Were physicists all wrong about the speed of light? You might think so, given the stories posted recently about a new paper suggesting that light travels a bit more slowly than the 186,000-miles-a-second figure that’s familiar to generations of science geeks.

“The speed of light has almost mythical significance in physics”, Tyson told The Huffington Post in an email. “But to be honest, the headline in this case needs to say something like ‘New Calculations Suggest that the Speed of Light May Be 0.0000003% Slower Than We Thought,’ which then might not have garnered any headlines at all”.

In the paper, Franson argues that a “corrected” value for the speed of light might help explain a puzzle stemming from observations of a supernova that exploded in 1987.

Following its explosion, astronomers observed photons (particles of light) and nearly massless particles known as neutrinos streaming from Supernova 1987a, Franson told The Huffington Post in an email, adding that photons and neutrinos have been thought to travel at roughly the same speed. But the first photons from the supernova, which was located in a small satellite galaxy of the Milky Way known as the Large Magellanic Cloud, were observed much later than the first neutrinos — a discrepancy that astronomers were hard pressed to explain.

Franson’s paper offers calculations suggesting a possible explanation for the anomaly, as he explained in the email:

What is new about my calculations is that they suggest that a gravitational field may slow light down slightly more than it does other particles, such as neutrinos. Neutrinos have extremely small masses and they travel very nearly at the speed of light as a result. My calculations suggest that the velocity of light may be slowed down by a few parts per billion more than the neutrinos. (1)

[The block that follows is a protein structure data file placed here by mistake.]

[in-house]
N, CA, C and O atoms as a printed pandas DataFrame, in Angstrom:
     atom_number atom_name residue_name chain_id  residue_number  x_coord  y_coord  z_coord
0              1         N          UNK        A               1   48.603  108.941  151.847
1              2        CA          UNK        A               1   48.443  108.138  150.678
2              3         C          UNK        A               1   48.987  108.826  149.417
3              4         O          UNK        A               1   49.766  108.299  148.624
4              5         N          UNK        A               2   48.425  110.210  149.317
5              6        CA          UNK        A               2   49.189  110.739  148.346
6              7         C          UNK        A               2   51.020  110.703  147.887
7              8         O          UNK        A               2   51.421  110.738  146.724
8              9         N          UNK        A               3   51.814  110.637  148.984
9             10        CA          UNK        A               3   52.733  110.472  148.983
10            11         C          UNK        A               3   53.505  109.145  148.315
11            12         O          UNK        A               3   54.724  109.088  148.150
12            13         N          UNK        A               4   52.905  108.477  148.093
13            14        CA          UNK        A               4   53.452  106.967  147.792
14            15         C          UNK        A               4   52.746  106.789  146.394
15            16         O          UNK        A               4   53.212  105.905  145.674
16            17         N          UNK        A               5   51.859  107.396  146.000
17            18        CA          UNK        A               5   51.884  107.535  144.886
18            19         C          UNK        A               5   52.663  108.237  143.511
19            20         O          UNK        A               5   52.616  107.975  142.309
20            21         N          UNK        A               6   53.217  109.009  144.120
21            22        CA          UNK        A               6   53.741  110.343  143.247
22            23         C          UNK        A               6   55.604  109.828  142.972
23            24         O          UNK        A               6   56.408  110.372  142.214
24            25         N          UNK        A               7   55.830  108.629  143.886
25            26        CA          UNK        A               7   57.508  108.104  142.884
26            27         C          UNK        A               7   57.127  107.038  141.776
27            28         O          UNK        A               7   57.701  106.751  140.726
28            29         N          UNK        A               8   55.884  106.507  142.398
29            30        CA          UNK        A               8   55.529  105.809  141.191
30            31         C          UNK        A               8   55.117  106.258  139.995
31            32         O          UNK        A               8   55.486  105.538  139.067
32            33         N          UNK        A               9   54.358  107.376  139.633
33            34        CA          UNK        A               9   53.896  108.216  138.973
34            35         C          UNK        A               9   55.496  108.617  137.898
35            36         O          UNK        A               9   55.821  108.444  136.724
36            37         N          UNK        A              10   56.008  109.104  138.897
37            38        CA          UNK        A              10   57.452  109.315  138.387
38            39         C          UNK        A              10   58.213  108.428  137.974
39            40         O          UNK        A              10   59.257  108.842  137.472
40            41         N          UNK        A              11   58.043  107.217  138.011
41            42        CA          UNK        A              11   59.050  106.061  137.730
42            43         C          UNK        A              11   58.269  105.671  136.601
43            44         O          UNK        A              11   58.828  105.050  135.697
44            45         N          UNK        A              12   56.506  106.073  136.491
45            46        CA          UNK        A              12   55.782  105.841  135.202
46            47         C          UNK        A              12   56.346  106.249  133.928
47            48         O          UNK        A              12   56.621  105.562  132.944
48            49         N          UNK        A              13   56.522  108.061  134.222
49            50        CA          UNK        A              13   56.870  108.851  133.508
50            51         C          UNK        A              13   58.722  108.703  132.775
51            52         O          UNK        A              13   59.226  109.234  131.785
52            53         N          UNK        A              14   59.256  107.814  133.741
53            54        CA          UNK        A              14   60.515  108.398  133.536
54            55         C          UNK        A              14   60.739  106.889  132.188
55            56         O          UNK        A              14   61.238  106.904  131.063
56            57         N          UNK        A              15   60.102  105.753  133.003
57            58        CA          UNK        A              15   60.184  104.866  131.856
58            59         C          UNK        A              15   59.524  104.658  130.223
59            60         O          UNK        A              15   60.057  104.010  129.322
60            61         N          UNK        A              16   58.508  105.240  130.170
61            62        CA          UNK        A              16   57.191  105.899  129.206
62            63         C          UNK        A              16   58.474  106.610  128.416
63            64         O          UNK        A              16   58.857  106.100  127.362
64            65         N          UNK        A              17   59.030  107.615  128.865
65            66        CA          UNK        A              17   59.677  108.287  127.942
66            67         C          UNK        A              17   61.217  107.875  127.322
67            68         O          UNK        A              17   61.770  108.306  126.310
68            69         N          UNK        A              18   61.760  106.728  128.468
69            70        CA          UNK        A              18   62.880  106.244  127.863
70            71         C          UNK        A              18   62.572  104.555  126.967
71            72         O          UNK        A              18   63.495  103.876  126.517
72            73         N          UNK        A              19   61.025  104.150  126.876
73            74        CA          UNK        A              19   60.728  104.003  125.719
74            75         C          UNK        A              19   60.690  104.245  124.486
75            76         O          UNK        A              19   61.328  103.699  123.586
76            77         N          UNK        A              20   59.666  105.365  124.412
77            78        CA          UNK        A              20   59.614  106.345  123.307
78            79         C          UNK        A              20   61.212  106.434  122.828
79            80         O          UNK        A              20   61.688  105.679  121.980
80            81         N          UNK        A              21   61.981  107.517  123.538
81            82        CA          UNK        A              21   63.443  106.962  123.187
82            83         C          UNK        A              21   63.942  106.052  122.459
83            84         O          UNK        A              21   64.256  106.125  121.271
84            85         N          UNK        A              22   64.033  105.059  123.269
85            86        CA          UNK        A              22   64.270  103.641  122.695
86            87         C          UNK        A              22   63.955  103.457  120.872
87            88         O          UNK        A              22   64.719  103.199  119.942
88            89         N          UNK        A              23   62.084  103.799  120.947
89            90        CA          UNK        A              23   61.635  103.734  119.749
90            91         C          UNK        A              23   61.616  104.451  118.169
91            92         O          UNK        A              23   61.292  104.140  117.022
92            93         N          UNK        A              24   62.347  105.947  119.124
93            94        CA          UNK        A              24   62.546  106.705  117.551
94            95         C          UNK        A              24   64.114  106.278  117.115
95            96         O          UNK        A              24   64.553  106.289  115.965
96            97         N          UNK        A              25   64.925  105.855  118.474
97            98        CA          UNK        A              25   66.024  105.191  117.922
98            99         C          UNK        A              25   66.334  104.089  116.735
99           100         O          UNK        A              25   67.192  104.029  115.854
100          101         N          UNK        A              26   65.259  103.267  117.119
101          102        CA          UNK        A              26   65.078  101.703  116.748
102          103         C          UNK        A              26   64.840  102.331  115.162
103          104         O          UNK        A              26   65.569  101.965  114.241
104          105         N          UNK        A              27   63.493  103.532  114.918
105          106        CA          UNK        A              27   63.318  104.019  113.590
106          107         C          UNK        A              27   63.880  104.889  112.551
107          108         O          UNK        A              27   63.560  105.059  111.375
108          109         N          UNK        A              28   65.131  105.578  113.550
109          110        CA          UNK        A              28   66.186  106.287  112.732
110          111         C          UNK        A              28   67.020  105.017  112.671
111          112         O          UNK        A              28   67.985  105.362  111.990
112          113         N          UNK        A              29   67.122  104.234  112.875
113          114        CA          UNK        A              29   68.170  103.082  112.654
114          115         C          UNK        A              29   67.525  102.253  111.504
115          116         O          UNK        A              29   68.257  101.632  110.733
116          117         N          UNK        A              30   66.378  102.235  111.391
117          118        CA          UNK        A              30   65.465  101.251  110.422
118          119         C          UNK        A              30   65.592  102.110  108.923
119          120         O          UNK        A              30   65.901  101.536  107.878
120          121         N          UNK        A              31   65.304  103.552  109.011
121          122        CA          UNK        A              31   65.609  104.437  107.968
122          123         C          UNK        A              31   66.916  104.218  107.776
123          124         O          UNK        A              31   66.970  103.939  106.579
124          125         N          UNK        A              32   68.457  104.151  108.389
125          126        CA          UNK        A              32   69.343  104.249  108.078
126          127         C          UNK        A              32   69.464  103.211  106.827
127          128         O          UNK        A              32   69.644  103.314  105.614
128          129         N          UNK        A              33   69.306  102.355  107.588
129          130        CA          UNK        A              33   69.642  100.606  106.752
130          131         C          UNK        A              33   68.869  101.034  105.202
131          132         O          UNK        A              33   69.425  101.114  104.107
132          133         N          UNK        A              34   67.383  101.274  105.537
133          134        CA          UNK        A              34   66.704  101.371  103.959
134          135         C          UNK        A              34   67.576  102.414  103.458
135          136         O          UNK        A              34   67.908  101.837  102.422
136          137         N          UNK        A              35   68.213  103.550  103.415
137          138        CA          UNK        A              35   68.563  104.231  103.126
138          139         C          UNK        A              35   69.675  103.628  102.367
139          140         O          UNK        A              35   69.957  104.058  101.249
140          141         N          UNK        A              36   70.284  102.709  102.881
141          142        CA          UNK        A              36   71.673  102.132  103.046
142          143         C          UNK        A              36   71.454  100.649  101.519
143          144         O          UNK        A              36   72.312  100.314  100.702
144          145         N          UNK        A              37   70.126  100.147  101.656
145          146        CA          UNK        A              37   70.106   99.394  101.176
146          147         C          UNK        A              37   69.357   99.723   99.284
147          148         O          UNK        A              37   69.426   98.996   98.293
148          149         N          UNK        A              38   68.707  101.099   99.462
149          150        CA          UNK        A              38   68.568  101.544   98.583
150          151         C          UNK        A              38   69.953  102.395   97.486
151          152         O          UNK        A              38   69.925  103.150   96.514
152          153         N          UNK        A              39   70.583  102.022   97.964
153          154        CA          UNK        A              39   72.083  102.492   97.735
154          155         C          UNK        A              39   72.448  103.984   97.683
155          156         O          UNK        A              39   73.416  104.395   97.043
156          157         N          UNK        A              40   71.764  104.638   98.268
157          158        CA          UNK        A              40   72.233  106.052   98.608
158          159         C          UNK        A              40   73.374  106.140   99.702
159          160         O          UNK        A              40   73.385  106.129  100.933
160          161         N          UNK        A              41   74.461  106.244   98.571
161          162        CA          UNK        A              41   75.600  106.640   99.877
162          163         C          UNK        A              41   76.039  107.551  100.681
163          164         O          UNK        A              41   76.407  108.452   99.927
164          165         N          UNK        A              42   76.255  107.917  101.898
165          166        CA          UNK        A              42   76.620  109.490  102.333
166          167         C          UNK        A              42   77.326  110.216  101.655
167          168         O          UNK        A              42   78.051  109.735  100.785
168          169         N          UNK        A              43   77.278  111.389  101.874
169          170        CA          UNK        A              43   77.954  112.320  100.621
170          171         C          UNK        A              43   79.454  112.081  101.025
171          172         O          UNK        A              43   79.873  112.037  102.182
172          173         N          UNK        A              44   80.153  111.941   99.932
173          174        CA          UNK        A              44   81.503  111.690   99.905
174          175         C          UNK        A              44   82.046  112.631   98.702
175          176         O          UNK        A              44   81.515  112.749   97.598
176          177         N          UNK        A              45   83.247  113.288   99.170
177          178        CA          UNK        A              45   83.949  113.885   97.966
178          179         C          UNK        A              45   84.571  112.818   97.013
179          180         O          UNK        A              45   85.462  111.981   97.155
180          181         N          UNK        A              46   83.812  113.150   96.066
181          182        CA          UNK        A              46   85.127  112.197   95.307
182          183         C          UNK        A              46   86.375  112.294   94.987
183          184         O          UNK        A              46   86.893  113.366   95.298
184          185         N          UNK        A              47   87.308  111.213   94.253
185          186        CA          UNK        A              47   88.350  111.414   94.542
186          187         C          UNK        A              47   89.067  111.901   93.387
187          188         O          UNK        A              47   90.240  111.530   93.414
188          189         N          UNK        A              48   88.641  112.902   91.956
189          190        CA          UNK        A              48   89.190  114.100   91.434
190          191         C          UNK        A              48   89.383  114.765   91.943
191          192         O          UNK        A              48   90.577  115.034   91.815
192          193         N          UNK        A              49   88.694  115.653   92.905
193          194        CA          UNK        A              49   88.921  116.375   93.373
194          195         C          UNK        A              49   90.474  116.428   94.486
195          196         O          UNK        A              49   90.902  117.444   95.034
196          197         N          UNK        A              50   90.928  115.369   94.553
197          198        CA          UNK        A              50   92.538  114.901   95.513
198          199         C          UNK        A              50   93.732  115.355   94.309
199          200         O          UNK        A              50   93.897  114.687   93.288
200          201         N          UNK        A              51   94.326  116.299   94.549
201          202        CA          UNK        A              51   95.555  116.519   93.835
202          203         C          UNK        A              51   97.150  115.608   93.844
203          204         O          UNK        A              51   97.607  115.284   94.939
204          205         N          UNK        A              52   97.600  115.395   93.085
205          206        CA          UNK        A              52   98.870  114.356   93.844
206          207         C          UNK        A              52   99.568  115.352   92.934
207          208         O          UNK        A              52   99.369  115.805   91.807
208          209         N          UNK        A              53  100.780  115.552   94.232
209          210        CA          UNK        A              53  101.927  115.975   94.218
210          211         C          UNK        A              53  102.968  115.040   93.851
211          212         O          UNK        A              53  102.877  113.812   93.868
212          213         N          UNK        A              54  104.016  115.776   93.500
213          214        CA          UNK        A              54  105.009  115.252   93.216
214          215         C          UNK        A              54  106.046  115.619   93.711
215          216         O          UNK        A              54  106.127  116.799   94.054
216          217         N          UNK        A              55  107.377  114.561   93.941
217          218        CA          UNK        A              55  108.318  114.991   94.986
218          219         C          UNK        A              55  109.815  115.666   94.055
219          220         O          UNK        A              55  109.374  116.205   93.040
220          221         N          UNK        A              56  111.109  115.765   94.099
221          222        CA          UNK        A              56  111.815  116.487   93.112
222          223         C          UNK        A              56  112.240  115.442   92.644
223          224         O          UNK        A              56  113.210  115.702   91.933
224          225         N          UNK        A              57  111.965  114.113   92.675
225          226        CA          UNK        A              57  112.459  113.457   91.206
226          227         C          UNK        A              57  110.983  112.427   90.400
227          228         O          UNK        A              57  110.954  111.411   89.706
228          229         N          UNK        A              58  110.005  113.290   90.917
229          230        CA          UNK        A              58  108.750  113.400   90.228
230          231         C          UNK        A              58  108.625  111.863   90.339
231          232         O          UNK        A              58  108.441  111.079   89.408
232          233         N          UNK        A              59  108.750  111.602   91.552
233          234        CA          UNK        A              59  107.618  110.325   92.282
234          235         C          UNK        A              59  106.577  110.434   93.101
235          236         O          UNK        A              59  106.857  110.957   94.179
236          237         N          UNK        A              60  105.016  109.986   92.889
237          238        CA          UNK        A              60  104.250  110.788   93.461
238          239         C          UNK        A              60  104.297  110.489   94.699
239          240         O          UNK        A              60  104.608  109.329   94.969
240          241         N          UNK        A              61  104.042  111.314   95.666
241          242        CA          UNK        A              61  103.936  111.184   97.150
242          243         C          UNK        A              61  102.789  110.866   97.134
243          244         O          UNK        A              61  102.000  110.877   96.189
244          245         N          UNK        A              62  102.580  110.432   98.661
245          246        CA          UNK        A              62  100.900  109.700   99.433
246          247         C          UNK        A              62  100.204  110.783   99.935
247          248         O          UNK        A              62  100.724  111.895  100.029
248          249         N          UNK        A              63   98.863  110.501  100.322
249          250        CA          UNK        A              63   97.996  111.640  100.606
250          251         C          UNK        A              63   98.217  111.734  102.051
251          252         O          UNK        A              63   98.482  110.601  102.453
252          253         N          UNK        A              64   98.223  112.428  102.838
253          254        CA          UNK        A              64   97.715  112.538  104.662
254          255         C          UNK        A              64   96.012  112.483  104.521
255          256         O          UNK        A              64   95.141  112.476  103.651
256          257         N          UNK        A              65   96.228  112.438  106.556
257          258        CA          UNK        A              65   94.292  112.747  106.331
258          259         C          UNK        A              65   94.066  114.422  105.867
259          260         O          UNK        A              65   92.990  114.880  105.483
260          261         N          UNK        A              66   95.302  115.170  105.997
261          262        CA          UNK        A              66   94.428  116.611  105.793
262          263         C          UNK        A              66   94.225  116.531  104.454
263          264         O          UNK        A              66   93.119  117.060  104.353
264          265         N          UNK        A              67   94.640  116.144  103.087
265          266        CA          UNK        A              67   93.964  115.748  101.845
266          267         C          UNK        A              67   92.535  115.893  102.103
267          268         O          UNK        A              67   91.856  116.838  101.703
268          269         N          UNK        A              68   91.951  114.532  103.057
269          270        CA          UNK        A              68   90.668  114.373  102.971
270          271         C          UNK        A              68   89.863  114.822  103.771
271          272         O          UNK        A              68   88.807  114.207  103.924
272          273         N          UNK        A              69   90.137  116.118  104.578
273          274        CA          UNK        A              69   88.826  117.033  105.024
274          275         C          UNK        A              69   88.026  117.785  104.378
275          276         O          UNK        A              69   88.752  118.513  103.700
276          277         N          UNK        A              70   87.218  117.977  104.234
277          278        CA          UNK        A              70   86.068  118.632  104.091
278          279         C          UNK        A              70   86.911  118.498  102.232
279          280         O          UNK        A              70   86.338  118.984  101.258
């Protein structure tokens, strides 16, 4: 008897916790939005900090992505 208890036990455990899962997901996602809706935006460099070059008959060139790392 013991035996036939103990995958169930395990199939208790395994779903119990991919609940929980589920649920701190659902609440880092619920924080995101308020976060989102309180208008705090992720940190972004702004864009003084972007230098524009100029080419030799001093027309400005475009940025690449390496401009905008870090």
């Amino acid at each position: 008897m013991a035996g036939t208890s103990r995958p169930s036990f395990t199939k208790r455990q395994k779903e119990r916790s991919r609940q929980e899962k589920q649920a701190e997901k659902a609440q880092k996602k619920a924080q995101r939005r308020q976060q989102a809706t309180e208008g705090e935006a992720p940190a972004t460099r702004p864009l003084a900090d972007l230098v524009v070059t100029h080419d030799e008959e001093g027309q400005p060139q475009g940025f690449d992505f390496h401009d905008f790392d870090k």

We observe.
We “discover” (create?) limits.
We observe again.
We “discover” those limits do not exist as we thought they were.
We observe.
We discover that…

Well, you get the meaning…

Primates, astronauts, experiments. The necessary (?) ugly side of science.

When we think about primates in space, we usually think of Ham, the monkey that preceded NASA’s Mercury astronauts on a suborbital Redstone mission. But more than a decade before this notable primate flight there were a series of monkeys named Albert who were also launched to gather data about the effects of spaceflight on men. They flew as part of Project Hermes, a program that saw recovered V-2s launched in the United States, and they are among the often overlooked heroes of the early space age.

The first V-2 Blossom to carry a monkey (missile 37) launched on June 11, 1948 with Albert I on board. The rocket reached a peak altitude of 39 miles before its ascent was cut off by a failed valve. Though the rocket didn’t explode, Albert I likely didn’t make it to apogee. He’s thought to have succumbed to breathing problems in his cramped cabin. But he would have died anyways; the parachute system also failed.